New chief a steady hand

EDMONDS — Al Compaan started his career at the Edmonds Police Department, and he planned to retire as the city’s assistant police chief.

A tragedy changed his plans.

Compaan was thrust into the role of acting chief in April after former Police Chief David Stern died from a brain aneurysm.

On Tuesday, Compaan, who started his law enforcement career 29 years ago in Edmonds, is expected to be confirmed by the City Council as the department’s next police chief.

“I was planning on continuing to work with Chief Stern, and I had every intention of at some point retiring as an assistant chief, because I knew Chief Stern was planning on continuing with the department for an indefinite period,” Compaan said. “This is just one of life’s turn of events that happened.”

Compaan, who lives in Snohomish County, has worked as a patrol officer, detective, corporal and sergeant since starting at the Edmonds Police Department in 1978.

Edmonds Mayor Gary Haakenson said Compaan’s institutional knowledge of the city is one of the reasons he was considered for police chief.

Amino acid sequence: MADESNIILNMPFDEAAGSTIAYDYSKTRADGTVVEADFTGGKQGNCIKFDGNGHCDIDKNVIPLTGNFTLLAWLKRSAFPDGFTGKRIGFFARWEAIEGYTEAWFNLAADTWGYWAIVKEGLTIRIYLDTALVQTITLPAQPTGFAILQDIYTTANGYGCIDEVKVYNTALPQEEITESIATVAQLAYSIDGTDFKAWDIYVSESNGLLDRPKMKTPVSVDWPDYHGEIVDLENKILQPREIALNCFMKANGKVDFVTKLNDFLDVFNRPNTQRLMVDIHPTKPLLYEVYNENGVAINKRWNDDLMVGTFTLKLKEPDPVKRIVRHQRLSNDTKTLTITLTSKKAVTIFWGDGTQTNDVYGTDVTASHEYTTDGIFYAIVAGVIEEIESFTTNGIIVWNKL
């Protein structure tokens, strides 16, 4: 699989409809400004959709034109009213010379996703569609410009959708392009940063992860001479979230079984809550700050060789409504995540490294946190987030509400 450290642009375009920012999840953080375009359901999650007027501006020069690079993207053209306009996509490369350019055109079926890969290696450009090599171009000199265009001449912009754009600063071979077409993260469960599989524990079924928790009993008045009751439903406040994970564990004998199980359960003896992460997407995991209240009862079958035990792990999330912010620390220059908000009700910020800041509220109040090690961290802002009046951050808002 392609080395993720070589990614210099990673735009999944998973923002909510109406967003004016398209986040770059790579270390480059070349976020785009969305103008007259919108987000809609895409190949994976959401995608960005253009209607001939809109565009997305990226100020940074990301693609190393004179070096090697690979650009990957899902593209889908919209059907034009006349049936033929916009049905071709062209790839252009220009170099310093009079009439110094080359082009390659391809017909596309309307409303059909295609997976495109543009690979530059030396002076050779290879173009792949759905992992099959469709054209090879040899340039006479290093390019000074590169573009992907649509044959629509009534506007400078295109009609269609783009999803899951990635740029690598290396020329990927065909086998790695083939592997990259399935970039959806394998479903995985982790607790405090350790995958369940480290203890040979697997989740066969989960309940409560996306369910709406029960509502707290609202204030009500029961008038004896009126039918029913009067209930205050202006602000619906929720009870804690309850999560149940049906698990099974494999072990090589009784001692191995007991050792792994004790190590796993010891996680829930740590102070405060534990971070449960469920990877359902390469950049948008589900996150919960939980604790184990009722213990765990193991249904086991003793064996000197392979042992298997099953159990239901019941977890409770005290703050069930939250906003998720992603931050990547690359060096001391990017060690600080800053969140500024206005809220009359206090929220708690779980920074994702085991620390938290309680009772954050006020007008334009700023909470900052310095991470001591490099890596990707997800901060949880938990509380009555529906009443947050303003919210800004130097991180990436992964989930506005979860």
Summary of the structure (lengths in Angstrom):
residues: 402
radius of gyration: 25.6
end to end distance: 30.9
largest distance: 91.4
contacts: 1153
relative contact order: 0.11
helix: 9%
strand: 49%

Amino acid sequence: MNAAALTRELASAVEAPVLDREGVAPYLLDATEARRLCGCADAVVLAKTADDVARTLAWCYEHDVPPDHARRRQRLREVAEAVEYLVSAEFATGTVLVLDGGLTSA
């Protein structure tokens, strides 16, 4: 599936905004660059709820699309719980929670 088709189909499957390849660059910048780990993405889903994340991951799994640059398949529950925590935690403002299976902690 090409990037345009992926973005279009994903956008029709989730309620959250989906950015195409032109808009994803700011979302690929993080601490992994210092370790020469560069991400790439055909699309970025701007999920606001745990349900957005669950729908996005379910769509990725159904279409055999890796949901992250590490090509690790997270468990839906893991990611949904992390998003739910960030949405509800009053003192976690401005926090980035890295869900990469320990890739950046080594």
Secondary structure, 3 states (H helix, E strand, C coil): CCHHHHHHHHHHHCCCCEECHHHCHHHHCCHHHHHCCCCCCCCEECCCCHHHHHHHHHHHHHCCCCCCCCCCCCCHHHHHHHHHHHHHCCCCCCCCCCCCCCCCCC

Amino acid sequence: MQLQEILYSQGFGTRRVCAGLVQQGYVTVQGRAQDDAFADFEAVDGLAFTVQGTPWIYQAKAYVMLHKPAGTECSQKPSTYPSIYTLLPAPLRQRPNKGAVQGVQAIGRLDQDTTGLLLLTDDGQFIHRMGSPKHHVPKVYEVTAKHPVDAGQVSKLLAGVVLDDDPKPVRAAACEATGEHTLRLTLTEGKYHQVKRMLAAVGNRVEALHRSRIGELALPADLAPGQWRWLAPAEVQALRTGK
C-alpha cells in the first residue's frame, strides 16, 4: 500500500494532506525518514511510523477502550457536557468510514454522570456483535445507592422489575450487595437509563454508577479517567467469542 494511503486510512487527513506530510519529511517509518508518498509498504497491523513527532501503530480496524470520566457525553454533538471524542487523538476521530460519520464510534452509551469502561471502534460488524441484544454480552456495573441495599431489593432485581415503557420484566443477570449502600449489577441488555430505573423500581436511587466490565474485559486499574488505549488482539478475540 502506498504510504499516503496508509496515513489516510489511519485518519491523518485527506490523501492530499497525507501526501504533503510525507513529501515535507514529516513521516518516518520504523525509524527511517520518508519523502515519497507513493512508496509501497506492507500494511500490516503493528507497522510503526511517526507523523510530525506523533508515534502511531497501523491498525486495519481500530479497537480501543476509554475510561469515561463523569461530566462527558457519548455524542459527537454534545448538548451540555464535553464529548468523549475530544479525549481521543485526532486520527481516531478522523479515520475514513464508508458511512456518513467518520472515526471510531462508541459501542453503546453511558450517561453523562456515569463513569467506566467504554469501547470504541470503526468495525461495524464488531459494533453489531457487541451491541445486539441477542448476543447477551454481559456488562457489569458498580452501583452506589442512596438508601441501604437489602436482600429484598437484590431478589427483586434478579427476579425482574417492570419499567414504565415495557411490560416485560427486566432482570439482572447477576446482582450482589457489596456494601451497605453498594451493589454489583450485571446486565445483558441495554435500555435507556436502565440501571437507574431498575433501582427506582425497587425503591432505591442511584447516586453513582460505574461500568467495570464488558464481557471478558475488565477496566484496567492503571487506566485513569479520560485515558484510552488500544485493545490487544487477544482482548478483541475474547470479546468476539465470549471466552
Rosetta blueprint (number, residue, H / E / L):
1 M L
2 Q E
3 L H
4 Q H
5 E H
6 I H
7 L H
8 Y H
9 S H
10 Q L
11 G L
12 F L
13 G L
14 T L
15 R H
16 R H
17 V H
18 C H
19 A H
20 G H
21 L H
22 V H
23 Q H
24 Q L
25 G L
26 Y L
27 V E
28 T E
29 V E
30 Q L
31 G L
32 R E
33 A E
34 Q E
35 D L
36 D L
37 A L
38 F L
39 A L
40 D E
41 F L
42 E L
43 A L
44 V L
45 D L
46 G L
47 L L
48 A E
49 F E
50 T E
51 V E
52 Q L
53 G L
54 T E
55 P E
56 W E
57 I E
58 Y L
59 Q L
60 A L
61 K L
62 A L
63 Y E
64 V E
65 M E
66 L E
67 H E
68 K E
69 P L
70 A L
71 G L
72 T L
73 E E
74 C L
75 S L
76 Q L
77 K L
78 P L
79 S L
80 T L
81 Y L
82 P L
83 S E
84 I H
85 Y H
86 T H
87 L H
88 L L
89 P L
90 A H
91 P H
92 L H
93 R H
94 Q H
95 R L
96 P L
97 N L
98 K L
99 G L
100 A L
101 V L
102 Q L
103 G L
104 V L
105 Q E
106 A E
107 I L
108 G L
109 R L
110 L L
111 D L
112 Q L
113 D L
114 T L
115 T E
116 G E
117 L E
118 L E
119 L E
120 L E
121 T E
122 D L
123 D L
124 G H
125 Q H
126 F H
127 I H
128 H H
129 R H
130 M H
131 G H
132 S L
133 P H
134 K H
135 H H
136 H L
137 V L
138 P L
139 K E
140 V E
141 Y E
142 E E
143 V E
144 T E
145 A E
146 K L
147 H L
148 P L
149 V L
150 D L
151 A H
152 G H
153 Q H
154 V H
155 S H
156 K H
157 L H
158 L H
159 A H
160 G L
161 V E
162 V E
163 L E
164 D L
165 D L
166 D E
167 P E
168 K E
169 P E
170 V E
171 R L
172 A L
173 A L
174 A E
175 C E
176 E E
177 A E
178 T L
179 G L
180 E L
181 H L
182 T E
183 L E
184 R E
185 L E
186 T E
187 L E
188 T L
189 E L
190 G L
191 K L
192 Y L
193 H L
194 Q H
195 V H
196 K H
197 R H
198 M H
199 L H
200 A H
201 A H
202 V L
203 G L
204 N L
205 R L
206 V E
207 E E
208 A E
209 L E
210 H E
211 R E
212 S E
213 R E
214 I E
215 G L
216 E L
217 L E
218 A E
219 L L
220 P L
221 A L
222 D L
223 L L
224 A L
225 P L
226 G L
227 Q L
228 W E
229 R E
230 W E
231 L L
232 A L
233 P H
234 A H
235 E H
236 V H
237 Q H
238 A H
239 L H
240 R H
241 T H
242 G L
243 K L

More important to Haakenson is how Compaan helped boost morale at the police department after Stern died.

“An event like Chief Stern’s passing could tear a department apart in a hurry, and he rallied them,” Haakenson said.

Compaan said he wants to carry on Stern’s goal to preserve the department’s status as a state-accredited agency. He wants to implement a new street-crimes unit that would focus on issues such as prostitution, burglaries and vehicle theft. He also wants to change the police department’s command structure to give more oversight to patrol and traffic officers.

It wasn’t easy becoming the police chief, especially given the circumstances, Compaan said. However, once he was named acting chief, he didn’t have time to be concerned.

“I think it just took some time for all of us just to go through the grieving process, and to go through the adjustment process,” Compaan said.

Compaan was born and raised in Seattle. At a young age, he was introduced to police work by a family friend who was a sergeant with the Seattle Police Department. He grew up watching “Dragnet” and “Adam-12” on television.

He graduated from the University of Washington and the Northwestern University School of Police Staff and Command. While in school, he often rode with police on patrol, and he completed an internship with the Seattle Police Department.

He has stayed in Edmonds because he enjoys the city’s small-town feel and the generous attitude of the people who live there.

After Stern died, the community flooded the police department with letters and cards expressing sympathy. Now, people are sending Compaan notes to say congratulations.

“In this day and age, I think it’s pretty extraordinary,” he said. “In a larger city, people just don’t pull together like I’ve seen it happen here, at least to the degree that we’ve experienced it.”

Reporter Scott Pesznecker: 425-339-3436 or

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